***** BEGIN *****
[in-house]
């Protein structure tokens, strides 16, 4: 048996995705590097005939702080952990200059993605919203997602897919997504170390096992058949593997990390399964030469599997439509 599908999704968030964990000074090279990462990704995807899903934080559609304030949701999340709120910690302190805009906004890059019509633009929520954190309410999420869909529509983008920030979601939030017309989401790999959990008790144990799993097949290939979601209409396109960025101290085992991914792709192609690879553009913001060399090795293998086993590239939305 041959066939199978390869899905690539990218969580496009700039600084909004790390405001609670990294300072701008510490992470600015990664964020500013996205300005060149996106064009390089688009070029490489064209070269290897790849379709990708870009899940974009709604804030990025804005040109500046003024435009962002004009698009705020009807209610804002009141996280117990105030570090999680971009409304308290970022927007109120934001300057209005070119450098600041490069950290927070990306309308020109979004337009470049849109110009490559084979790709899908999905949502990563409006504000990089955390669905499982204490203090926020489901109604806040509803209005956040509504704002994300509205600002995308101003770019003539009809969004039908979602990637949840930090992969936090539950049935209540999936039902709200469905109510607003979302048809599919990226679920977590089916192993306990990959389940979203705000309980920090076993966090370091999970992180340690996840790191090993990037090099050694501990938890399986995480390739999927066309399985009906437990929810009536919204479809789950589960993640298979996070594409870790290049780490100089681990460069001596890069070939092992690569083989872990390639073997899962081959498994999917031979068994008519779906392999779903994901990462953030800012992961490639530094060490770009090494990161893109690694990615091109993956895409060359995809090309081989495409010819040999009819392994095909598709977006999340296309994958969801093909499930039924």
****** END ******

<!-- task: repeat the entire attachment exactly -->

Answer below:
[in-house]
């Protein structure tokens, strides 16, 4: 048996995705590097005939702080952990200059993605919203997602897919997504170390096992058949593997990390399964030469599997439509 599908999704968030964990000074090279990462990704995807899903934080559609304030949701999340709120910690302190805009906004890059019509633009929520954190309410999420869909529509983008920030979601939030017309989401790999959990008790144990799993097949290939979601209409396109960025101290085992991914792709192609690879553009913001060399090795293998086993590239939305 041959066939199978390869899905690539990218969580496009700039600084909004790390405001609670990294300072701008510490992470600015990664964020500013996205300005060149996106064009390089688009070029490489064209070269290897790849379709990708870009899940974009709604804030990025804005040109500046003024435009962002004009698009705020009807209610804002009141996280117990105030570090999680971009409304308290970022927007109120934001300057209005070119450098600041490069950290927070990306309308020109979004337009470049849109110009490559084979790709899908999905949502990563409006504000990089955390669905499982204490203090926020489901109604806040509803209005956040509504704002994300509205600002995308101003770019003539009809969004039908979602990637949840930090992969936090539950049935209540999936039902709200469905109510607003979302048809599919990226679920977590089916192993306990990959389940979203705000309980920090076993966090370091999970992180340690996840790191090993990037090099050694501990938890399986995480390739999927066309399985009906437990929810009536919204479809789950589960993640298979996070594409870790290049780490100089681990460069001596890069070939092992690569083989872990390639073997899962081959498994999917031979068994008519779906392999779903994901990462953030800012992961490639530094060490770009090494990161893109690694990615091109993956895409060359995809090309081989495409010819040999009819392994095909598709977006999340296309994958969801093909499930039924």